“You’re like a train wreck, you know that? Just rolling in, screwing up my life.”

“Hey, I was only trying to help,” Madison said, stepping forward and pointing a finger at his chest, the one that had sacrificed a nail to his

nasty front porch. “And I haven’t even known you long enough to screw up your life. If you have some history with the evil kitty cat woman back there, that’s your problem. I was just trying to keep your marketing project under wraps.”

He scowled. “You could have come up with a better plan.”

“I don’t exactly think well on my feet.”

“Must be the shoes,” he said, eyeing her Manolos. “Those pointy toes probably cut off the circulation to your brain.”

Madison’s first instinct was to grab a box of Fruit Loops—on sale for three-ninety-nine—and beat him with them until his head was the same

rainbow color as the cereal.

But that wouldn’t be a good choice for a woman whose entire financial future was hinging on this one job. So Madison sucked up her anger and

glared at Jack instead. “Then call off the wedding,” she said. “I’m sure no one would blame you for dumping me.”

“I’m sure they wouldn’t. You—” He had a finger pointed at her, then cut himself off at the sound of a familiar pair of high heels clicking up the aisle, warning of the approach of the evil cat.

Jack looked at Madison, she looked at him, both recognizing the sound at the same time in the nearly empty store. They had two choices—either

try to hide behind the Cocoa Puffs or go for an Oscar.

“She’s coming,” Madison whispered. “You’d better pretend to love me, at least for now.”

He glared at her. “I’d rather go bankrupt.”

“Men,” she muttered. “Stubborn as walls.” Then, before Jack could lose his shirt, she reached forward, drew his mouth toward her own, and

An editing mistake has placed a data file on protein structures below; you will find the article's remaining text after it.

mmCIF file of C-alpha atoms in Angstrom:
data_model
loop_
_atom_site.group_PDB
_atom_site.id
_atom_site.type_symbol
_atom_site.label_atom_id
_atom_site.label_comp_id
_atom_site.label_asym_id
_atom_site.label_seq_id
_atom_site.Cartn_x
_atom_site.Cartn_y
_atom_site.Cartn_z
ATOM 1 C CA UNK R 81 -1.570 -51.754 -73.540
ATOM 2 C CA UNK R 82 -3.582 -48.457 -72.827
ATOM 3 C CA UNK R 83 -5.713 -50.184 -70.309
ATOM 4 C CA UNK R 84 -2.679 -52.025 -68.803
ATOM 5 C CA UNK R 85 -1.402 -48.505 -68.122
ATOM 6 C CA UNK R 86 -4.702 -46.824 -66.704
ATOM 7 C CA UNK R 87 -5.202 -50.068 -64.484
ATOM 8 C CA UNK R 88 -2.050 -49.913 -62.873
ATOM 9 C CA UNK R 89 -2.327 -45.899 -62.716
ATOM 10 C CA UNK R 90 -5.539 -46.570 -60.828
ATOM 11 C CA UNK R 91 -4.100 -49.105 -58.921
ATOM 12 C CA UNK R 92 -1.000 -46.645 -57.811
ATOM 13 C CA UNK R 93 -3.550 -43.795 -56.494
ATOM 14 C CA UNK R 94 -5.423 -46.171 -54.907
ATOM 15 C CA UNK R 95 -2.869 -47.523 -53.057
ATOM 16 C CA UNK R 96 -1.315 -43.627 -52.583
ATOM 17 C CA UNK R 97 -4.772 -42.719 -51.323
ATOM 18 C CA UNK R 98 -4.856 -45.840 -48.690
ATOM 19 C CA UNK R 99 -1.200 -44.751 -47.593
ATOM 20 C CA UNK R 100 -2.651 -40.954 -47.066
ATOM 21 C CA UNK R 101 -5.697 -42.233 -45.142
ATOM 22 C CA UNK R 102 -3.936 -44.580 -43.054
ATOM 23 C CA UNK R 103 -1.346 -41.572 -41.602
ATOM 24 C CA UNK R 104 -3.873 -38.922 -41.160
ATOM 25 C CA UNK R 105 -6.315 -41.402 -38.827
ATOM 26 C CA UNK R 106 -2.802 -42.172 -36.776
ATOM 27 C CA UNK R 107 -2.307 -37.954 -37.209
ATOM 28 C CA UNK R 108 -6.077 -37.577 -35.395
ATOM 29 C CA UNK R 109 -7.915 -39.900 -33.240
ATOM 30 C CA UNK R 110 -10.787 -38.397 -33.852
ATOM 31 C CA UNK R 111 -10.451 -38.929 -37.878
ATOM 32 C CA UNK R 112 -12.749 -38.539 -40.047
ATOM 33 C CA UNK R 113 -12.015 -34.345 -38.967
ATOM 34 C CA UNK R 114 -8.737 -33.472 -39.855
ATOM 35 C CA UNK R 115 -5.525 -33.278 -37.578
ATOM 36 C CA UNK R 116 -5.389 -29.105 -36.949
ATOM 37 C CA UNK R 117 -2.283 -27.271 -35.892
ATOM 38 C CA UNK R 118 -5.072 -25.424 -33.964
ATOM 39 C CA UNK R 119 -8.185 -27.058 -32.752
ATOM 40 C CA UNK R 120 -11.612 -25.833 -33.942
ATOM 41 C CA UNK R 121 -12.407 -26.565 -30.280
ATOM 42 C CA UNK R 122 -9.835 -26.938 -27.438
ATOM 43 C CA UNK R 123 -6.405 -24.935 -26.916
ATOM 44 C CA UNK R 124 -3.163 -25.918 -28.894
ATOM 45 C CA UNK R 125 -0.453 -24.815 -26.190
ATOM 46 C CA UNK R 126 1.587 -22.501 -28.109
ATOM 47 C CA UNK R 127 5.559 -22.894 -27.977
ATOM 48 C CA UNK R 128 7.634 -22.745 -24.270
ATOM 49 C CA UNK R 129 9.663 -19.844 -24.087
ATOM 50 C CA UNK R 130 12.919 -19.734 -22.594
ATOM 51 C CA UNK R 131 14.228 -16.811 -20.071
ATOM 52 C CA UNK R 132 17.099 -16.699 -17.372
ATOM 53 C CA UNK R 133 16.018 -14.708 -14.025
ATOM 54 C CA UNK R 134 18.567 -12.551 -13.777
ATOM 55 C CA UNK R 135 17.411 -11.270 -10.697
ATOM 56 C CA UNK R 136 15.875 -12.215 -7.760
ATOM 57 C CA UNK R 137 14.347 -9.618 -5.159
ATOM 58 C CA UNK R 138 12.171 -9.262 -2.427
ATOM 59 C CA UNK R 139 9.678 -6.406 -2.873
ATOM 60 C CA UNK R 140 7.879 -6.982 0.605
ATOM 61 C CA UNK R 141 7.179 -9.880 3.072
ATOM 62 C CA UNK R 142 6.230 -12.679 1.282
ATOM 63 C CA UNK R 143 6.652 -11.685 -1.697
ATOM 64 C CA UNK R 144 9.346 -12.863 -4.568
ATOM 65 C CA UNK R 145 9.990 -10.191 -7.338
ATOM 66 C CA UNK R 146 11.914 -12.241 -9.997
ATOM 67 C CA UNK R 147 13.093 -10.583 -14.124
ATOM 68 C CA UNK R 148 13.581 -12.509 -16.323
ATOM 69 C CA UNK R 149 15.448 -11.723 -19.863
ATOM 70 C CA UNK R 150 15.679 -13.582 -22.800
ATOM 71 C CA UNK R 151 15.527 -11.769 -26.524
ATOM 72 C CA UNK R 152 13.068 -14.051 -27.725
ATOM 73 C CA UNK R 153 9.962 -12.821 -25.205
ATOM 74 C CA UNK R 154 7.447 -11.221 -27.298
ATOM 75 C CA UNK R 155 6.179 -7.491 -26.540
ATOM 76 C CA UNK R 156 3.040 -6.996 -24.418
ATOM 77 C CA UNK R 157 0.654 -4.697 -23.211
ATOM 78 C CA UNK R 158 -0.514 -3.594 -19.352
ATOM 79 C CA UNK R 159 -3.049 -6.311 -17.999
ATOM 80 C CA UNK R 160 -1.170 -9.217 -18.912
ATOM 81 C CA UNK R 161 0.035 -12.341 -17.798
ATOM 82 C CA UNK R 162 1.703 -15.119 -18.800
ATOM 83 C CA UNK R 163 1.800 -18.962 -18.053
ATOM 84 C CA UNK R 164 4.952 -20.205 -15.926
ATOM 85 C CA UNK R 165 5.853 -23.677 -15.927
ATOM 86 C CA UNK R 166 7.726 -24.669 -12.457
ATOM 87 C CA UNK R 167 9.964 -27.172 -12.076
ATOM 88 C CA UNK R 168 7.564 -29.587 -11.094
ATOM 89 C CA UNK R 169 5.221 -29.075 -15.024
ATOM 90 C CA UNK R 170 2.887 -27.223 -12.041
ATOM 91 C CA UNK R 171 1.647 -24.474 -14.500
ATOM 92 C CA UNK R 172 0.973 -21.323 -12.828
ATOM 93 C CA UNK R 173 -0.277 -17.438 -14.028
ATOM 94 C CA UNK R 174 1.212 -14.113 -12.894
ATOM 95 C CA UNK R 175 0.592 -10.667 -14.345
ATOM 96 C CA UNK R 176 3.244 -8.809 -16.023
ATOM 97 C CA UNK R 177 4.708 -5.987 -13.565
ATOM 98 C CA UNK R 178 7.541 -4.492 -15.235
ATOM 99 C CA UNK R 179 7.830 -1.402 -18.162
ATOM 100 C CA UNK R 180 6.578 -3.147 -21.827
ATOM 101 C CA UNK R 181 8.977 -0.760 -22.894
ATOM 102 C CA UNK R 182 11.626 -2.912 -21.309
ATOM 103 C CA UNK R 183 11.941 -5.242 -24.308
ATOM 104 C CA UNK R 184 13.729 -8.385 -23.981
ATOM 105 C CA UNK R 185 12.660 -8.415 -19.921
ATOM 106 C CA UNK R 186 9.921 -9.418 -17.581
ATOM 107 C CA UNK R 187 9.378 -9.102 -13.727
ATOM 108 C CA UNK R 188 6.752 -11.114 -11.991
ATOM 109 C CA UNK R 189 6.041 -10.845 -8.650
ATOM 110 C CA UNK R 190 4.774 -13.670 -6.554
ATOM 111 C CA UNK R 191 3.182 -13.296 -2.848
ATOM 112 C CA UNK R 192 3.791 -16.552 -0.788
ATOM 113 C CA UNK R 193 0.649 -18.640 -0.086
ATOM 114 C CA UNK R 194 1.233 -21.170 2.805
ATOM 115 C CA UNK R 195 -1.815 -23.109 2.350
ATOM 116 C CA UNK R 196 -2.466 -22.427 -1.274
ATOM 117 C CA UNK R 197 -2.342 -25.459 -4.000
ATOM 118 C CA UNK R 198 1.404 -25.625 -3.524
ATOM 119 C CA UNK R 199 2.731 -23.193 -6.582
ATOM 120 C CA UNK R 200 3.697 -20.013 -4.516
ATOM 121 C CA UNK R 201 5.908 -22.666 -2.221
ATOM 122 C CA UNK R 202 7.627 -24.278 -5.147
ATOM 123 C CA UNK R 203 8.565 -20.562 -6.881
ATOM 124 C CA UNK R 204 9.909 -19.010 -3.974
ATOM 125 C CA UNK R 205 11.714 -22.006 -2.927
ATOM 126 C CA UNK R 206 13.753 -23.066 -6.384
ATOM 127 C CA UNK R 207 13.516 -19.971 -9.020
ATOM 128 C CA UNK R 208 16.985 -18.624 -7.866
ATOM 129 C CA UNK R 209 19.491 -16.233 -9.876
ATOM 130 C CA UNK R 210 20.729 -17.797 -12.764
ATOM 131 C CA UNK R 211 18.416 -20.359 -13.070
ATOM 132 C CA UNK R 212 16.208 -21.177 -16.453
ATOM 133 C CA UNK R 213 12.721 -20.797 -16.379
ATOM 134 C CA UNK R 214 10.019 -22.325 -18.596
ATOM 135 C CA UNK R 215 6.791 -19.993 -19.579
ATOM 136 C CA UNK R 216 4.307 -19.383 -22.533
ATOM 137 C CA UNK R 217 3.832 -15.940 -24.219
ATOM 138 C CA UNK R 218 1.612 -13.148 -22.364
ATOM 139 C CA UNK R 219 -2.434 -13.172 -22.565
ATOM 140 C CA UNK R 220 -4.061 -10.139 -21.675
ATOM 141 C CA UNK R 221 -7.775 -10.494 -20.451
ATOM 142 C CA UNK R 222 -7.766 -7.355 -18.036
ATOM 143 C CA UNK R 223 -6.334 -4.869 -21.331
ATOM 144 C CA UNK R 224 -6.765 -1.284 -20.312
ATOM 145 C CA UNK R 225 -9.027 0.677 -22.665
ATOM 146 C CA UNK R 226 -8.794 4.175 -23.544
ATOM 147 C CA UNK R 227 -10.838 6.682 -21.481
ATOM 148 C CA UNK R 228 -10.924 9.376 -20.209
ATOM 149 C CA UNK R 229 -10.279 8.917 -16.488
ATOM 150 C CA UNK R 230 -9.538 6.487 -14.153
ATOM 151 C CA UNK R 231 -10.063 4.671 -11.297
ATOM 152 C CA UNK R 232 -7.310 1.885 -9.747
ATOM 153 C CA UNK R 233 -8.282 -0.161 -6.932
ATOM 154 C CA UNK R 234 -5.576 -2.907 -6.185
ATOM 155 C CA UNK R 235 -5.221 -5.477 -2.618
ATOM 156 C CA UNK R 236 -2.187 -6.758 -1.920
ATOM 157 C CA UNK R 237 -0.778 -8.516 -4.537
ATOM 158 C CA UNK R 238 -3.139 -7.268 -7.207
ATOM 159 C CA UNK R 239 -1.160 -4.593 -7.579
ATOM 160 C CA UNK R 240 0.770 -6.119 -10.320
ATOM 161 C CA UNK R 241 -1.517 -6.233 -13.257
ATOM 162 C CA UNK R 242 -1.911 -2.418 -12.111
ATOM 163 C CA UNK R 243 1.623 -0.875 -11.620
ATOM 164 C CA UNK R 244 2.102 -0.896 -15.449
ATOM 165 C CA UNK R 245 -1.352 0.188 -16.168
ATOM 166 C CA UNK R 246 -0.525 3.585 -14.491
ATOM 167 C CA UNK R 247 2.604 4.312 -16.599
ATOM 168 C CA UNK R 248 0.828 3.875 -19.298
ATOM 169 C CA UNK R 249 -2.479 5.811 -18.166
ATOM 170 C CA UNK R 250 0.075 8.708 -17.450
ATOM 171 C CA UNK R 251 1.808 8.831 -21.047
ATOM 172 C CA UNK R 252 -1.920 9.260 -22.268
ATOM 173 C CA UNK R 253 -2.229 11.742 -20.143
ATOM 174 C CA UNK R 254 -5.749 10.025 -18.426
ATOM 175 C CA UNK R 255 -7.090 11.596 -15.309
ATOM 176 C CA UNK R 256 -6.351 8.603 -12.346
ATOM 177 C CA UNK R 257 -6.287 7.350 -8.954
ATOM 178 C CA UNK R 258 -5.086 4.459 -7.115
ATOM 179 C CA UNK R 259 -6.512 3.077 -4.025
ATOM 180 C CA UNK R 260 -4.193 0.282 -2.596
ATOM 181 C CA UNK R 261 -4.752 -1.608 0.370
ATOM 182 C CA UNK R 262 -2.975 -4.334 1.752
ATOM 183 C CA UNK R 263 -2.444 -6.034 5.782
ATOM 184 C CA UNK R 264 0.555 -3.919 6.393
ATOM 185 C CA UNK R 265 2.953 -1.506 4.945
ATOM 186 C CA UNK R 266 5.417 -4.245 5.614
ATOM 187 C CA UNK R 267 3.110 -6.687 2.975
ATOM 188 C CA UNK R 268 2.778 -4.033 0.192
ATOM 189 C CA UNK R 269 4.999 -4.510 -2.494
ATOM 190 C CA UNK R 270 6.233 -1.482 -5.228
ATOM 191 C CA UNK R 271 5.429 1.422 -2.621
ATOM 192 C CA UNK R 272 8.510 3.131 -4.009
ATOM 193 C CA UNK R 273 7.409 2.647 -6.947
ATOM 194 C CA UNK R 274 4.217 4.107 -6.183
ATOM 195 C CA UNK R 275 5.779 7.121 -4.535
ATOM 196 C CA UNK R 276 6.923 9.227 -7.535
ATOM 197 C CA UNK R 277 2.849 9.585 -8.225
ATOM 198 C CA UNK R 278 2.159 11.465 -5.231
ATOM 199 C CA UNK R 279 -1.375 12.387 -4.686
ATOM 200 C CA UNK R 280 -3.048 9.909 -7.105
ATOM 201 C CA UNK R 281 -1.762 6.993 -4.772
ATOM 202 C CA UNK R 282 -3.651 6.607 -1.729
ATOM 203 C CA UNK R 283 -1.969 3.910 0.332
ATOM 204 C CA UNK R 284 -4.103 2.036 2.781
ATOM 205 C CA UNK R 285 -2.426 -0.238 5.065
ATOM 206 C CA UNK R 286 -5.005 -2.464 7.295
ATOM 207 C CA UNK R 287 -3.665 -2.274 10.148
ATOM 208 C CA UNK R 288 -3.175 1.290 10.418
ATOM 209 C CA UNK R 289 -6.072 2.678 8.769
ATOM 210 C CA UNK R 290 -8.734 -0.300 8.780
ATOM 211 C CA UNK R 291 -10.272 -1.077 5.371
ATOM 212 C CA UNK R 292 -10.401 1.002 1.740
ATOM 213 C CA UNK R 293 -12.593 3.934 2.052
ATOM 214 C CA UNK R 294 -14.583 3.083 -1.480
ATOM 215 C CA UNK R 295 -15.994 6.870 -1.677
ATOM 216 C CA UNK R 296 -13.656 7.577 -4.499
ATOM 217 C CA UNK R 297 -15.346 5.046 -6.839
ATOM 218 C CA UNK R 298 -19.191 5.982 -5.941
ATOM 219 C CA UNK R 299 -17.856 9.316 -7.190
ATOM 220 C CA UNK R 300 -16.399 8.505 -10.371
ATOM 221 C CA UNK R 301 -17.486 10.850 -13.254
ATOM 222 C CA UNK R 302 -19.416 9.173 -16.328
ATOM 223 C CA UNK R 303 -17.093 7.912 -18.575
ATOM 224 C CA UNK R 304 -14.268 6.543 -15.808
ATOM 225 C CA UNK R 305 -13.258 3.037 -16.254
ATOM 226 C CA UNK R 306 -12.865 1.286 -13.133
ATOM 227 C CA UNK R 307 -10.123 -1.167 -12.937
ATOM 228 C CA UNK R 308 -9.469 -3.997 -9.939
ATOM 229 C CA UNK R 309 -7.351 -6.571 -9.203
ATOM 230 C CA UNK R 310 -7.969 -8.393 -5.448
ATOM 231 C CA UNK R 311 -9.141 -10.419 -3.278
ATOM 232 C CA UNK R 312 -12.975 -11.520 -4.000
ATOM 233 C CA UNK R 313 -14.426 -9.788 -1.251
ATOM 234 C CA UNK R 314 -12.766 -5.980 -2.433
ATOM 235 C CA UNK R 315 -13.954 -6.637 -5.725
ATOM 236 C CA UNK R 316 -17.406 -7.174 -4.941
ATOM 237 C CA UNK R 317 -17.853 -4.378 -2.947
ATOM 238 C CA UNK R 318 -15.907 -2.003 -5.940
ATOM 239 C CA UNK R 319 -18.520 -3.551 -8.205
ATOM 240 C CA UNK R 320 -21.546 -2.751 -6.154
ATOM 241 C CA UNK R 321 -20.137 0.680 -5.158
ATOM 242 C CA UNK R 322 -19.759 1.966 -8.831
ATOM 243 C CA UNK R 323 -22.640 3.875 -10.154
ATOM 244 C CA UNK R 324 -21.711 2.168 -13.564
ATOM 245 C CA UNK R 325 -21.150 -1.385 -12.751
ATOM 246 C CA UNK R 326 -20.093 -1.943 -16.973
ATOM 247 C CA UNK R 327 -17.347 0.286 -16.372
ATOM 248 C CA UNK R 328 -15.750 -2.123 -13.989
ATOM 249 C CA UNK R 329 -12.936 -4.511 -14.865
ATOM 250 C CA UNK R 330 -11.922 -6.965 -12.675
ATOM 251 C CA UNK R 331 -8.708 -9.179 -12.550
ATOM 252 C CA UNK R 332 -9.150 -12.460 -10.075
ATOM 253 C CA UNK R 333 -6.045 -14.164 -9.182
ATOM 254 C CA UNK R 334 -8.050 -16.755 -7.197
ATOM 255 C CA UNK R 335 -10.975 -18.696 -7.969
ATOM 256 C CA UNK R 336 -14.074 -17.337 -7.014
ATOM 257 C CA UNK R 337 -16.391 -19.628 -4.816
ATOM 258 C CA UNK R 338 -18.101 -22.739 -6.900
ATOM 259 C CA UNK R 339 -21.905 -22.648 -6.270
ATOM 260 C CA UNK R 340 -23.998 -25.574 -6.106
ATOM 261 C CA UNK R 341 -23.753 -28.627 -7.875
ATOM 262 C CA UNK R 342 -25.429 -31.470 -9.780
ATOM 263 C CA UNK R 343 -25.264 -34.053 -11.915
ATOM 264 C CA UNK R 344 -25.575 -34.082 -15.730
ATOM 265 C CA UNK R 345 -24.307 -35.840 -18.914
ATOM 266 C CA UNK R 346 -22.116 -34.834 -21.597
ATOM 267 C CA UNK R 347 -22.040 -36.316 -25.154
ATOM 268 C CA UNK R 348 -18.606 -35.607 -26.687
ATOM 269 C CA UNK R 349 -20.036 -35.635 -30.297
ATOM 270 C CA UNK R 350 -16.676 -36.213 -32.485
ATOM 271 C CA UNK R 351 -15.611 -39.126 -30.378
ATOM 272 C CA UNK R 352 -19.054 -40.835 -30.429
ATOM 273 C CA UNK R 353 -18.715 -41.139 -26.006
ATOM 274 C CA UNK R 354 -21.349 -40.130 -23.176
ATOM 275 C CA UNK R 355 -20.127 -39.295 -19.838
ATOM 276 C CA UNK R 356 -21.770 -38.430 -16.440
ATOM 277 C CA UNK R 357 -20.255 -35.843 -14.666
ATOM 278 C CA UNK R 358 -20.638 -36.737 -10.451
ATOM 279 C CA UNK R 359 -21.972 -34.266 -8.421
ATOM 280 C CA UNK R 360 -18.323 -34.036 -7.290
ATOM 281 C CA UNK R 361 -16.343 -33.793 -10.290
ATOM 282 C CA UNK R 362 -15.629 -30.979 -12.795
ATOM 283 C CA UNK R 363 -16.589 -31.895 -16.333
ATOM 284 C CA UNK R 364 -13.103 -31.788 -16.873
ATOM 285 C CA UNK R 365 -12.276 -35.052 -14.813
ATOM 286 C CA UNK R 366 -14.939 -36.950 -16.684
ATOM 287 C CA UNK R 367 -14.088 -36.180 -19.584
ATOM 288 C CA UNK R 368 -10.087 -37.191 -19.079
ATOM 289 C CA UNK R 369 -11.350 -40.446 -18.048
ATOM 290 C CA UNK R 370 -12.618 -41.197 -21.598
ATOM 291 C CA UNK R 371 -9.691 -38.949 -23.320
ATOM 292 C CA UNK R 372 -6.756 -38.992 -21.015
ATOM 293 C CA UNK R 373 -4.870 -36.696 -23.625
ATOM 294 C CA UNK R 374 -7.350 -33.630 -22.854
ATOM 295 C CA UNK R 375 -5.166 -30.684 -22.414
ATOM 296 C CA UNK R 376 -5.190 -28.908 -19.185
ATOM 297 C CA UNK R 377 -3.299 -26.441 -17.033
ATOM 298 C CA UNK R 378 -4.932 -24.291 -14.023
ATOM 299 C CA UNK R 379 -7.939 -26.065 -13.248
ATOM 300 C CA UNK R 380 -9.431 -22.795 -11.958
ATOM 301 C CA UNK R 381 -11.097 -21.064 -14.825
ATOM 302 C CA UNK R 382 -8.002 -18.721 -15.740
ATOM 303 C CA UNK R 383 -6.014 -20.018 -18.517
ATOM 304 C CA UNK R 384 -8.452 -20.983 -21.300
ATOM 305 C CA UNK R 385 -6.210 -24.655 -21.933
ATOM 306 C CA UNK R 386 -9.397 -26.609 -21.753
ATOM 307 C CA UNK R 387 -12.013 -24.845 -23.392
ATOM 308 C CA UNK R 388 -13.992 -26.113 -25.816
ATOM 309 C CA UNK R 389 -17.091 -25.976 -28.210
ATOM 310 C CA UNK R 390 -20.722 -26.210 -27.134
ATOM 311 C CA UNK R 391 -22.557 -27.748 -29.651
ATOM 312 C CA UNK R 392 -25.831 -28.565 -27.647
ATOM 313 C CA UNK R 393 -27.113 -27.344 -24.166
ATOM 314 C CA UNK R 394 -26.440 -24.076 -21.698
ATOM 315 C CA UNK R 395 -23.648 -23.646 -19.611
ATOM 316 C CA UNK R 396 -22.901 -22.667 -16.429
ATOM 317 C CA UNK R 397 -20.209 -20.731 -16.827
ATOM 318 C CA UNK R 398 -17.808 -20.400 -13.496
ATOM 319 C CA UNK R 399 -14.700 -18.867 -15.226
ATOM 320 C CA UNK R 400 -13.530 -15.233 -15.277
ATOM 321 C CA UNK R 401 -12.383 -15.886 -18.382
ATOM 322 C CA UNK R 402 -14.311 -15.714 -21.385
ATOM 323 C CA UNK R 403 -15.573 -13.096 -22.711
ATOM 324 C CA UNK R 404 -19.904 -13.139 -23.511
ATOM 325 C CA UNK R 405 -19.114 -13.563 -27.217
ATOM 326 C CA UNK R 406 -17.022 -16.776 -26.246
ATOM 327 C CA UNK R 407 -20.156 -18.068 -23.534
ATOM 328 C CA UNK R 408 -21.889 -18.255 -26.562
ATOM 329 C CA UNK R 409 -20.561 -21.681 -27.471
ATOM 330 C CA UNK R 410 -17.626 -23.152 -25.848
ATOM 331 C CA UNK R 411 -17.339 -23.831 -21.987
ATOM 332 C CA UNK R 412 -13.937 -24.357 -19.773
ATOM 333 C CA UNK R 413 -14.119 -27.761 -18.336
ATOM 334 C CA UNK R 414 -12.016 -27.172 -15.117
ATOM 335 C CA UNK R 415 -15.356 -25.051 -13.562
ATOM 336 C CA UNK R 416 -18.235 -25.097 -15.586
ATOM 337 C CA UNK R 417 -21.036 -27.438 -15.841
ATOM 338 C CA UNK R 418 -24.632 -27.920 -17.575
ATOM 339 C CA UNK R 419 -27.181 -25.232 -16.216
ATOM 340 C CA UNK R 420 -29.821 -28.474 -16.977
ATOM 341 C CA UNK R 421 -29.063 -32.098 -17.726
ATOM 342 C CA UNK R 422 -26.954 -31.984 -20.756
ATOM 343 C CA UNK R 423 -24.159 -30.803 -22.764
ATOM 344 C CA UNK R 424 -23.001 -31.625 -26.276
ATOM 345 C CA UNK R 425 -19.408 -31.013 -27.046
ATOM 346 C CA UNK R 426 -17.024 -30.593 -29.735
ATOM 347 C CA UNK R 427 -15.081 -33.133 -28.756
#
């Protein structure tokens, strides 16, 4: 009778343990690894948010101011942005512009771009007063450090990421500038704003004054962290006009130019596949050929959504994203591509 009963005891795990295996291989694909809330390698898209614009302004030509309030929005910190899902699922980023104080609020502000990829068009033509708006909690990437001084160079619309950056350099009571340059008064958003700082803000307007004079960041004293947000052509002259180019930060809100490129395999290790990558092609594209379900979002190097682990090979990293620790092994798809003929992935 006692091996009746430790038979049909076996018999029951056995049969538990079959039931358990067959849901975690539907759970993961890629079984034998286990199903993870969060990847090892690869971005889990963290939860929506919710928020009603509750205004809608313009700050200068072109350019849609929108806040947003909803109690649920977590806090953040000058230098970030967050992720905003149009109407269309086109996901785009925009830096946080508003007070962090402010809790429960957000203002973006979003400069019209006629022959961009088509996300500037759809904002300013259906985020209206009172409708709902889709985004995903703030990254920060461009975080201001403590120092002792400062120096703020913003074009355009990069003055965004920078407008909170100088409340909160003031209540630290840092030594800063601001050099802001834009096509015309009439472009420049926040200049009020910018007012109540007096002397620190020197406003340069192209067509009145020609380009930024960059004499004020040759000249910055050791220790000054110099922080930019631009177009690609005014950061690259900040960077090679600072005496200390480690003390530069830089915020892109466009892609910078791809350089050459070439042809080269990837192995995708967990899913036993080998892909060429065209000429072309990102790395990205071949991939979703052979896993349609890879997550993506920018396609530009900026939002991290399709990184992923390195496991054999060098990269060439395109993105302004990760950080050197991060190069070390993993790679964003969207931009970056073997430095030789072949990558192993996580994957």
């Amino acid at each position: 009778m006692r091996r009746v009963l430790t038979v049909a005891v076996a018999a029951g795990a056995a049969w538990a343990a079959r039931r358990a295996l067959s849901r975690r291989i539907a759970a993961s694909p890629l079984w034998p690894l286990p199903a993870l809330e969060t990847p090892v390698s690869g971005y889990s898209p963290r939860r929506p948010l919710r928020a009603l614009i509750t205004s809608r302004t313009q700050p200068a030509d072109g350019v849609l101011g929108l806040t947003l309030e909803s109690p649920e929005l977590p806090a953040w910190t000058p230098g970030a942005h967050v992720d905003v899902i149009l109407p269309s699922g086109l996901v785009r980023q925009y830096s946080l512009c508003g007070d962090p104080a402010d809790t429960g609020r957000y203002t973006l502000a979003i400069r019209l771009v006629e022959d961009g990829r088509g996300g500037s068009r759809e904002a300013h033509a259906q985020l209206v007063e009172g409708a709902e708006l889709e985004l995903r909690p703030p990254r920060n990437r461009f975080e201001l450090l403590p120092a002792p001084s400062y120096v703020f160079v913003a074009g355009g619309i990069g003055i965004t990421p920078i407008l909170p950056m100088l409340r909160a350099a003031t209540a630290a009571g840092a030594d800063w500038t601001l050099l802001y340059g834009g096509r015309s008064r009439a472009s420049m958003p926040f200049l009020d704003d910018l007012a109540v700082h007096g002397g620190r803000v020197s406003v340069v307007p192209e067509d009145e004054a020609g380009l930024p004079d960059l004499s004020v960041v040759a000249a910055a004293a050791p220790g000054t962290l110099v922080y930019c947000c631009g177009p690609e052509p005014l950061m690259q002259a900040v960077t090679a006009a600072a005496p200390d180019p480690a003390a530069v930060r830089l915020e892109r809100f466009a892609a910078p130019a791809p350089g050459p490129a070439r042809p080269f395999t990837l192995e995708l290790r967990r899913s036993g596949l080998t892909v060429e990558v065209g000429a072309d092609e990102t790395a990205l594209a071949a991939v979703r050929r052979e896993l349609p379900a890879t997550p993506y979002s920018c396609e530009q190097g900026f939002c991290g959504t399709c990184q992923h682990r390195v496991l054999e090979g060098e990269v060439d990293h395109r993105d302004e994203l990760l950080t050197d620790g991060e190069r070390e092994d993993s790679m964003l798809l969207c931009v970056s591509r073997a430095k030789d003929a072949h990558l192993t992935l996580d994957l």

kissed him.

Once again, Madison hadn’t thought—she’d reacted. That had always been one of her greatest faults, and one of her greatest strengths. Most of the time, acting without thinking had led her to leap off cliffs she

never would have tried.

And other times, it had caused her to run face-first into a concrete wall of stupidity.

She hoped kissing Jack Pleeseman wasn’t in the second category.

Startled, he didn’t kiss her back at first, and it seemed as if the whole impetuous plan was going to backfire. She kept on, lifting her

fingers into his hair, curving into his body, asking him without words to go along with her. Out of the corner of her eye, she saw Kitty round the corner and stop, gaping at them.

A monkey could have seen that there was zero carnal knowledge between Madison and Jack—and even less sexual attraction.

But then, something within him melted and the icy wall of anger washed away, replaced by the heat that had simmered in his office earlier. The game she’d begun, the act she’d put on, had suddenly become something real, tangible.

Instead of her kissing him, things shifted and he began to take the lead, his powerful mouth claiming hers, guiding her in a heated dance that urged her to open to him, to allow him access she hadn’t allowed anyone in a long, long time. She forgot about the store, Kitty, the marketing ploy. All she felt, all she knew, was this man and the magic touch of his lips, his fingers and the whisper of his breath against hers.

She arched against him, softening into his chest like butter on toast, her fingers tangling in his hair, her tongue sliding into his mouth,

tangoing with his, teasing, tasting, trying each other out, learning the curves, the valleys.

After a moment, Madison vaguely heard the distant sound of heels clicking angrily away, growing distant. Leaving. She heard a man clear his throat. Someone call for a price check on Spaghetti-O’s. The coast was clear.

And then, just like that, the magic dissipated and the kiss was over.